Easy Image Transfer with Citrasolv

I’ve been itching to transfer some images for some time now. I came across some information about using Citrasolv, a natural cleaner and degreaser, and thought I’d try it. Citrasolv is sold at health food stores.

I picked an old picture from my stash and printed it out on my laser printer. (Ink jet prints will not work.)

My print ready to be transferred.

My print ready to be transferred.

I then turned it over, put a little of the Citrasolv on a cotton ball, rubbed it across the back of the print. Immediately, the print appears.

Rubbing the Citrasolv over the back of my print.

Rubbing the Citrasolv over the back of my print.

After rubbing the complete image back and forth, I lifted it up and here is the print on my journal page.

Image transferred to journal

Image transferred to journal

That was ok, but I wanted to try it with a different picture.

I chose this one I took in my garden a year or so ago.

My original print

My original print

I printed out of my laser two images – one color and one black and white so I could compare. This is how they turned out in my journal.

Both image transfers

Both image transfers

I really like both of them, although the black and white one seems a bit more interesting.

Now to move on to other materials. I tried transferring on fabric. I think the black and white print would have worked better. Also, I should have stretched and taped my material down.

Color image transfer on muslin

Color image transfer on muslin

Then on to canvas.

Image transfer on canvas

Image transfer on canvas

Not as clear of an image and again I would have liked the black and white copy better. When I first lifted the print up, I couldn’t even see an image but after it dried it appeared.

On to tyvex. This is the material that some envelopes are made of. I bought this tyvex online for a class I was taking. Really interesting material.

Color Image transfer on tyvex

Color Image transfer on tyvex

Black and white transfer on tyvex

Black and white transfer on tyvex

I really liked both of these.

Last test was on vinyl material.

Color image transfer on vinyl

Color image transfer on vinyl

On vinyl, the image is transferred on one side and you look at it through the other side. I have it sitting on a piece of white card stock so you can see the design.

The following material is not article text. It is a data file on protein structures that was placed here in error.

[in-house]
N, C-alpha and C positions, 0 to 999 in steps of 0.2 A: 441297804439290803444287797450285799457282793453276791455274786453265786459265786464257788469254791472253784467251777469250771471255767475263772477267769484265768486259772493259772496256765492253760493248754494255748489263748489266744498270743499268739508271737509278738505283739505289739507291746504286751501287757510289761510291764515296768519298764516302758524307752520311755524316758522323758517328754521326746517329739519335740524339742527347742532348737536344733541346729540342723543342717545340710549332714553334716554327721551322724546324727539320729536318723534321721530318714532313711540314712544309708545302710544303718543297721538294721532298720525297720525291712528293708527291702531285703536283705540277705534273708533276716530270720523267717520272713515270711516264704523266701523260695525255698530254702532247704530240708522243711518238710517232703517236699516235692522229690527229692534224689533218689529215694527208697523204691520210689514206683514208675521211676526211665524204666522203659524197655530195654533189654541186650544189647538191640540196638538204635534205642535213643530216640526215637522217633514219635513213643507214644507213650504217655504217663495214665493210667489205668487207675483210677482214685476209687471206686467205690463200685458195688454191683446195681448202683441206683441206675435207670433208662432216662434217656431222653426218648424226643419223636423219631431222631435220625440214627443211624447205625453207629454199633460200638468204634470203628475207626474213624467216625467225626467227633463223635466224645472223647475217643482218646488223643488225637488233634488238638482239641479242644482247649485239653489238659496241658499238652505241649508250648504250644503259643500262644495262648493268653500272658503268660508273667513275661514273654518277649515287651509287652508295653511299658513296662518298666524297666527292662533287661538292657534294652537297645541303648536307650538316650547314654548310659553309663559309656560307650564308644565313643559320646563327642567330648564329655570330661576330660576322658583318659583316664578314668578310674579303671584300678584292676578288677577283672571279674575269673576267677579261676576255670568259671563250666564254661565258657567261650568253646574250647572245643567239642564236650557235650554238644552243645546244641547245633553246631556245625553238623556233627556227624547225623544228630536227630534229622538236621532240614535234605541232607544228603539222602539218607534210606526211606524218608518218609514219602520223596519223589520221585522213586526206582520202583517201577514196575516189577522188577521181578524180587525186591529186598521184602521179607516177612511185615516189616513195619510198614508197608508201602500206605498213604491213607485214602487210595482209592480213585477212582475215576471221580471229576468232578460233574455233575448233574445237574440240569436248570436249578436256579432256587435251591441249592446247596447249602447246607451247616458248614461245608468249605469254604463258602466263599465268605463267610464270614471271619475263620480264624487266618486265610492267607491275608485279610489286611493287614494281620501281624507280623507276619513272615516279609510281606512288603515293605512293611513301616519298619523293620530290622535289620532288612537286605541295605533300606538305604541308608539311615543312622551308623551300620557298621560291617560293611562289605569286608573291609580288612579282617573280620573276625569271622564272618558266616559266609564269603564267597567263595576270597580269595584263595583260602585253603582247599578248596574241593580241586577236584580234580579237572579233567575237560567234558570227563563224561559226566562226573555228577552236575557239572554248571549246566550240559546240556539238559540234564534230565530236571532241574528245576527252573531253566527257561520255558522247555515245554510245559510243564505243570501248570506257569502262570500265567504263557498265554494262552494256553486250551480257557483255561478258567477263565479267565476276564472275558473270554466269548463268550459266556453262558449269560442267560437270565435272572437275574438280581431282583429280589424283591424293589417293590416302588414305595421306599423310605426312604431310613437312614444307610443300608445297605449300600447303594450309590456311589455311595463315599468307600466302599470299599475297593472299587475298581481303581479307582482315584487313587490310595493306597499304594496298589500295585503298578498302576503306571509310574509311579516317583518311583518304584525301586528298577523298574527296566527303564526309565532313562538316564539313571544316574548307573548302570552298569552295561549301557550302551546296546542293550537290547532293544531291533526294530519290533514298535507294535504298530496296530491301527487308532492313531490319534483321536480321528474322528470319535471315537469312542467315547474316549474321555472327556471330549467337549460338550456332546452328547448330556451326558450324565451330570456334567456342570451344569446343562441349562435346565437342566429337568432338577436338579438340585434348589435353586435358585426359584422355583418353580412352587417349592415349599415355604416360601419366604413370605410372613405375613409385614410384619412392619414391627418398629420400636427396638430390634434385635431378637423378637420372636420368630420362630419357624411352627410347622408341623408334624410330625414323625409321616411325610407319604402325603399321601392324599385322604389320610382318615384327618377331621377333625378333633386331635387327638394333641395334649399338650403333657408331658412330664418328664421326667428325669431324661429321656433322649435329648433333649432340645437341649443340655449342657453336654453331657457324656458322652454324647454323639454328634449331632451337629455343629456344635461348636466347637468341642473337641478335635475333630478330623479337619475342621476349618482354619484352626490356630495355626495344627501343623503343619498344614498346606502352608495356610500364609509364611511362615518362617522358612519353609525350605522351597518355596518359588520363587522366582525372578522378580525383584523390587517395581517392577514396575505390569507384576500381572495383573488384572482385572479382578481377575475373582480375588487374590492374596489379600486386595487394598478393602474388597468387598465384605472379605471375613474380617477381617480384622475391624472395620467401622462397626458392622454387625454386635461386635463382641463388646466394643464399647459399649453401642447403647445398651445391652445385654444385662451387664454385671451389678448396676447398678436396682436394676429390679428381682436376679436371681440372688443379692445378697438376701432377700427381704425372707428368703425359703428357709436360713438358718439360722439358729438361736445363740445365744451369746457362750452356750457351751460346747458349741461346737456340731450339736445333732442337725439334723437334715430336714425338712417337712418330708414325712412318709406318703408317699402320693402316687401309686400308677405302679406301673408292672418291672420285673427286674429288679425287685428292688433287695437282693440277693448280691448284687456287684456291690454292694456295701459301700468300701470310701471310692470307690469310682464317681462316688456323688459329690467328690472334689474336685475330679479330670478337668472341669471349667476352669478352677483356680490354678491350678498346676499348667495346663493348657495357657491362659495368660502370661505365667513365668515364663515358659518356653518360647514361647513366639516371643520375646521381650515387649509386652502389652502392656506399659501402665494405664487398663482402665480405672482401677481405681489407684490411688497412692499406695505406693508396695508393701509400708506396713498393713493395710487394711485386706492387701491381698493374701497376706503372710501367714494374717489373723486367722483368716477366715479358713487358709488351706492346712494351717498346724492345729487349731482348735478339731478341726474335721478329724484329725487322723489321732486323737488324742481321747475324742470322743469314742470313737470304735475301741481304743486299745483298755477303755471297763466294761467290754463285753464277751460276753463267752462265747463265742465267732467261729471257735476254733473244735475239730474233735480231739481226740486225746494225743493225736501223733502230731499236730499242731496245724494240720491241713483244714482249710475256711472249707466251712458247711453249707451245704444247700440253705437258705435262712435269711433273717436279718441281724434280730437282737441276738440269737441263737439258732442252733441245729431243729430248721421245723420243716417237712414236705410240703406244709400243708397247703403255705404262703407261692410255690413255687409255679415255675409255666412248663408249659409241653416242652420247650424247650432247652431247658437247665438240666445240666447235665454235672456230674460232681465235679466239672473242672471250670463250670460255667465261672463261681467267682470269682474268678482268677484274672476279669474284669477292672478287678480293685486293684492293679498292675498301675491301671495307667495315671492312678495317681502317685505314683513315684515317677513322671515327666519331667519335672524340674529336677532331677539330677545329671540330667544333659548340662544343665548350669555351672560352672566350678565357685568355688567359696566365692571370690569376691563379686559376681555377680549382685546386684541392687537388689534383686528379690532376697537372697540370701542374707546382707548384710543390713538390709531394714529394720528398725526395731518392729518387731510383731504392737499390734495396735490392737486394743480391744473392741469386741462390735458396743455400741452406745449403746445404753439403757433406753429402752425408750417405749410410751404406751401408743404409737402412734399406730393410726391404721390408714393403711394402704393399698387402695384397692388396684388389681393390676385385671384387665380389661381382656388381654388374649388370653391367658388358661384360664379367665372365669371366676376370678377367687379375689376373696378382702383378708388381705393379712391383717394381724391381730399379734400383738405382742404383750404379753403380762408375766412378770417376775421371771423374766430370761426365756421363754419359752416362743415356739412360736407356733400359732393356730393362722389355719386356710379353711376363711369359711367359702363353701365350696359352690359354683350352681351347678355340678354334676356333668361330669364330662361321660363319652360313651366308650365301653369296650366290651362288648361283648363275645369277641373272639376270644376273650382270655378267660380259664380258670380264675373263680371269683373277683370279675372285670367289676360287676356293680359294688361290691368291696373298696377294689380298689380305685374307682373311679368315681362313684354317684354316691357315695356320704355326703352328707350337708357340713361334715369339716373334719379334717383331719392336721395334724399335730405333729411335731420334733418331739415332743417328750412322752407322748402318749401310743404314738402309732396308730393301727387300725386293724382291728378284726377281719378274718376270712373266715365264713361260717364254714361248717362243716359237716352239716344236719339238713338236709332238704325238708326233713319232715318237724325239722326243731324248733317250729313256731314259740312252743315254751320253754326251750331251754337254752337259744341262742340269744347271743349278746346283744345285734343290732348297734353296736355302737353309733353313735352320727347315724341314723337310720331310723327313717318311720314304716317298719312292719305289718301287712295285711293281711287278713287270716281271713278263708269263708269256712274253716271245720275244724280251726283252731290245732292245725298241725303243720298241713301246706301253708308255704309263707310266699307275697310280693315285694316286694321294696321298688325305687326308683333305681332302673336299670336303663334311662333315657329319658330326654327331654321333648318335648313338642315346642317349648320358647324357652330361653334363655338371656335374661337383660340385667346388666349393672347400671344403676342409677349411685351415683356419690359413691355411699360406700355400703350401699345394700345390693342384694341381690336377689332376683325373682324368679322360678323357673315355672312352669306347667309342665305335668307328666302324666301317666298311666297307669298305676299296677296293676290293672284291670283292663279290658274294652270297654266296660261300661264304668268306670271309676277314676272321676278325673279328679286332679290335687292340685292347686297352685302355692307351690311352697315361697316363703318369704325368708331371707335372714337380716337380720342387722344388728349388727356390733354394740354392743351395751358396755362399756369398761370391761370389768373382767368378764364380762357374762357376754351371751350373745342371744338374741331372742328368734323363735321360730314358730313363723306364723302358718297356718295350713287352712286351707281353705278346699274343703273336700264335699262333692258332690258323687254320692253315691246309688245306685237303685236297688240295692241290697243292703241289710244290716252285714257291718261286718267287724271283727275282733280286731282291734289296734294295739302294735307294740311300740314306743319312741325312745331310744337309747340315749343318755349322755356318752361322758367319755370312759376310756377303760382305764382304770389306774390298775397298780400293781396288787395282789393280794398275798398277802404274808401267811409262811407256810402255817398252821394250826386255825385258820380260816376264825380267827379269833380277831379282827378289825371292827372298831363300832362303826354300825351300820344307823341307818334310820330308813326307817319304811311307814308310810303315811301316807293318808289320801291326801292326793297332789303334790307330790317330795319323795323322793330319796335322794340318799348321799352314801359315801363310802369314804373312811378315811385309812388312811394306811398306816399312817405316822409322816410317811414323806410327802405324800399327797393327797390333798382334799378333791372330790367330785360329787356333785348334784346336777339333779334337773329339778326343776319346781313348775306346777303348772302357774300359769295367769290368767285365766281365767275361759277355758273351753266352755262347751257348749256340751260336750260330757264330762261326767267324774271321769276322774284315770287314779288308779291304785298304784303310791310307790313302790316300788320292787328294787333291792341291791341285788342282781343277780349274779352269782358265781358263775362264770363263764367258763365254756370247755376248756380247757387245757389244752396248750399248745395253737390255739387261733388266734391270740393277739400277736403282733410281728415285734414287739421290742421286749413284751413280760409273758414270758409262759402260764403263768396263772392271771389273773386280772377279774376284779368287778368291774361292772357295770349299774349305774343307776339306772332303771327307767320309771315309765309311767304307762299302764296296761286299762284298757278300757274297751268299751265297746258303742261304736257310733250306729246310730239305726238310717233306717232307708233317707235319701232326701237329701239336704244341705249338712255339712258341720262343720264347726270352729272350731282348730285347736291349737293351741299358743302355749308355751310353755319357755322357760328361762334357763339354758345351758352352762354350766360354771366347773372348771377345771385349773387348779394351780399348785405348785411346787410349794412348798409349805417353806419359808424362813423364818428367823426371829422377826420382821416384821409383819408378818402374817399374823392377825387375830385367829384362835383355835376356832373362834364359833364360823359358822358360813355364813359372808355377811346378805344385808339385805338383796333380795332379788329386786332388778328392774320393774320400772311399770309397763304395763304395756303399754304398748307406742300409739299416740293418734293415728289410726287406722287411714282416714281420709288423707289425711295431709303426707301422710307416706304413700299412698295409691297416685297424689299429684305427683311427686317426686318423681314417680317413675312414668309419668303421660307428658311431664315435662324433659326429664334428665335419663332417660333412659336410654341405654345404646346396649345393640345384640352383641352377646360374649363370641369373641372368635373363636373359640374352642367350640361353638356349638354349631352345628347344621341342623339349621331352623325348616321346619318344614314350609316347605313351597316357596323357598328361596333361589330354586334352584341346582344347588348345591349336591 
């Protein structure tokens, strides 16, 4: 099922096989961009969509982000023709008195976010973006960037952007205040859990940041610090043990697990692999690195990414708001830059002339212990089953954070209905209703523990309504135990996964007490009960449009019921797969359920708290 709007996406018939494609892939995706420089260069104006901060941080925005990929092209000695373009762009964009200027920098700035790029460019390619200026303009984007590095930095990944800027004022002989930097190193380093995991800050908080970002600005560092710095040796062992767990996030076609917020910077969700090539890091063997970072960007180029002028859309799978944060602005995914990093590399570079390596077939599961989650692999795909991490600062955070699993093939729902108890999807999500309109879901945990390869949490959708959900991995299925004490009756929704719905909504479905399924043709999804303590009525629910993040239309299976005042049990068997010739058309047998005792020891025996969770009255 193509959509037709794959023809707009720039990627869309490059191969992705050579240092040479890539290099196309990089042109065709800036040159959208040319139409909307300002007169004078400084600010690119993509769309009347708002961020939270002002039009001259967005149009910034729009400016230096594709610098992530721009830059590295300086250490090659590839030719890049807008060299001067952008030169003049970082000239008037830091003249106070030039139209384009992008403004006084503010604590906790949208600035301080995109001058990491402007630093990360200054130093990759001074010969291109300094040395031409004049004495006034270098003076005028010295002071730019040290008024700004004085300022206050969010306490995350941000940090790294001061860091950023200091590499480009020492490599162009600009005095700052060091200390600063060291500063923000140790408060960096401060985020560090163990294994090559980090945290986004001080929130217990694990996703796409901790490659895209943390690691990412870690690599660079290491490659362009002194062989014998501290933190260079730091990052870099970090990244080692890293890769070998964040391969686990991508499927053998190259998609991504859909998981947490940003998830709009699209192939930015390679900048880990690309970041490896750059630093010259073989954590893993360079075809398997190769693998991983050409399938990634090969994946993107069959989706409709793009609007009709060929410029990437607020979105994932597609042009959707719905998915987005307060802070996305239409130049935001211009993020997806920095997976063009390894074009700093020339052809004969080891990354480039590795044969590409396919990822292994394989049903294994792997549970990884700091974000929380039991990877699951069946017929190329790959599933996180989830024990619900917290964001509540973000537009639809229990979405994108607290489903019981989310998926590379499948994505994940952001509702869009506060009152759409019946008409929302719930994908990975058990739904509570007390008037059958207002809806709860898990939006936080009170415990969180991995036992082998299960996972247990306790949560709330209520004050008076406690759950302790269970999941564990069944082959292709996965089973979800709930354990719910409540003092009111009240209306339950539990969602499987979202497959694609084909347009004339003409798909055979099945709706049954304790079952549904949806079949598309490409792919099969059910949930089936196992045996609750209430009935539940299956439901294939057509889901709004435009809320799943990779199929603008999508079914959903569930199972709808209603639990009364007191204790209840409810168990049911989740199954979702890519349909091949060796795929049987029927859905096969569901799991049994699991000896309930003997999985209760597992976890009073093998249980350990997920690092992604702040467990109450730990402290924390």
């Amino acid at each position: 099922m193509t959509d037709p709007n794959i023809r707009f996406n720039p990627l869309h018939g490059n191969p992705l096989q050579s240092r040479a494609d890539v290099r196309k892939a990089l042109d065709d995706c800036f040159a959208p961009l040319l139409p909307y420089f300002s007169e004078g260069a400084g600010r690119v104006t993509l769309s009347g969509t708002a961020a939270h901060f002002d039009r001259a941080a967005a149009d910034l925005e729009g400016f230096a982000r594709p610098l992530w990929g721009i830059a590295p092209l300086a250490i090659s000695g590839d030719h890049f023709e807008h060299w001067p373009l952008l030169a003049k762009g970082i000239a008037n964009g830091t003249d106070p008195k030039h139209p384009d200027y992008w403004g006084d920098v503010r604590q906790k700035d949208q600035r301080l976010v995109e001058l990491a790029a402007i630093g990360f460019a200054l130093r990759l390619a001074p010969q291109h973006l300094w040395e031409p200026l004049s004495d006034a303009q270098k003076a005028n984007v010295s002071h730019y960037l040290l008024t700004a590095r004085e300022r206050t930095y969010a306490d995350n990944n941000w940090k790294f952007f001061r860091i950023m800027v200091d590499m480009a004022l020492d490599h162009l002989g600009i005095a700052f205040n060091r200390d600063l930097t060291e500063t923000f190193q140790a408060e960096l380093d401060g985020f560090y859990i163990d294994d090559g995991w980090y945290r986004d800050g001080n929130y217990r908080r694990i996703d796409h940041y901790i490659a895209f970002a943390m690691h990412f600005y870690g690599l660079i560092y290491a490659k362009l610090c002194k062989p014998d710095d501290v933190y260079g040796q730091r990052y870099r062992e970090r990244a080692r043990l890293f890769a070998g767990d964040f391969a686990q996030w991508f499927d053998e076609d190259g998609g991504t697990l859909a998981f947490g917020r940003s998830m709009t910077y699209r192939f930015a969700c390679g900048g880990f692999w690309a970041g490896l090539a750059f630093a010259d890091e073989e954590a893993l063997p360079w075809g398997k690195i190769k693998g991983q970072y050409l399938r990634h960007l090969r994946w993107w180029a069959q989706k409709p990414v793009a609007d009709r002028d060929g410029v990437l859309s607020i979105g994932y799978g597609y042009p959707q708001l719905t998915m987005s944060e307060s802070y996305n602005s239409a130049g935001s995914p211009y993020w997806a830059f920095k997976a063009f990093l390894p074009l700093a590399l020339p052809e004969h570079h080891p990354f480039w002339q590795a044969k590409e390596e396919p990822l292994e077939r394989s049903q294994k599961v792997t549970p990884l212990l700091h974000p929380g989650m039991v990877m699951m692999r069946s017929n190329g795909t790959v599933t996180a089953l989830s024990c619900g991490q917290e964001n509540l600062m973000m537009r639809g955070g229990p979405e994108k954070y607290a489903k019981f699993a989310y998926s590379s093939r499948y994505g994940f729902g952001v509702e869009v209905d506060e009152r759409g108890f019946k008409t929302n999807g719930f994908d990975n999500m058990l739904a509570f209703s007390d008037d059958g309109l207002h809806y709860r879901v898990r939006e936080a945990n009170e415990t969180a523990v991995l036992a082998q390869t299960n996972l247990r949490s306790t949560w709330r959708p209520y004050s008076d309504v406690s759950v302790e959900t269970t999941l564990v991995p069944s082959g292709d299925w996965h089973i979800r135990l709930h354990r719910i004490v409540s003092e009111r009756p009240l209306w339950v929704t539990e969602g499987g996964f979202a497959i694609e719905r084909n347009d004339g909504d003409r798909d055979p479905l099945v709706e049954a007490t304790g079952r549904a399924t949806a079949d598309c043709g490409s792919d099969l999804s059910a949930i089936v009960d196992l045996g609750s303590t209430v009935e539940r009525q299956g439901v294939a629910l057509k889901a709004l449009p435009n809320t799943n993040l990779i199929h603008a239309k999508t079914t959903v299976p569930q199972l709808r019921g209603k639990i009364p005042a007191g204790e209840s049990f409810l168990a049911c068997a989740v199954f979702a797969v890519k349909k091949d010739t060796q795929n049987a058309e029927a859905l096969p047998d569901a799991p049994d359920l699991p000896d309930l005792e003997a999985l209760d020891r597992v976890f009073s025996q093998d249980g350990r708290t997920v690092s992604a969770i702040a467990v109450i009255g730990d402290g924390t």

After it dried I turned the vinyl over to the back side where I’ve transferred and painted over the design with a white paint.

Vinyl sample

Vinyl sample

Now you can see the transfer better, but I’m not done with this yet. There will be more painting on this medium. I’m not finished with the other samples either.

Now for steps for this process. Print This Post Print This Post

  1. Use a laser or a photocopy of your image. Ink jet will not work.
  2. Put image side down on your printing surface (material, paper, etc.)
  3. Put a little Citrasolv on a cotton pad and rub over the back of the print. You don’t need to use a lot of this cleaner.
  4. Rub up and down and around a little more.
  5. Remove the print and you’ll see your transfer!

Some tips:

  • You might want to tape down your print so it doesn’t move on your surface. Stretching fabric with tape would probably make a better print.
  • This cleaner smells good at first. However, if you do as many transfers as I did in a closed room, it gets to be real stinky. I’d recommend doing this in an open area or open the windows. The smell will leave the transfer.
  • You can draw or color on your print before you transfer.
  • Experiment with color and black and white prints.
  • Transfer on printed fabric for a layered design.
  • Paint in and draw on the transfer.

I really loved this technique. If you’ve tried it, I’d love to see and hear about your results and any suggestions you might have.

 

 

 

 

 

 

 

 

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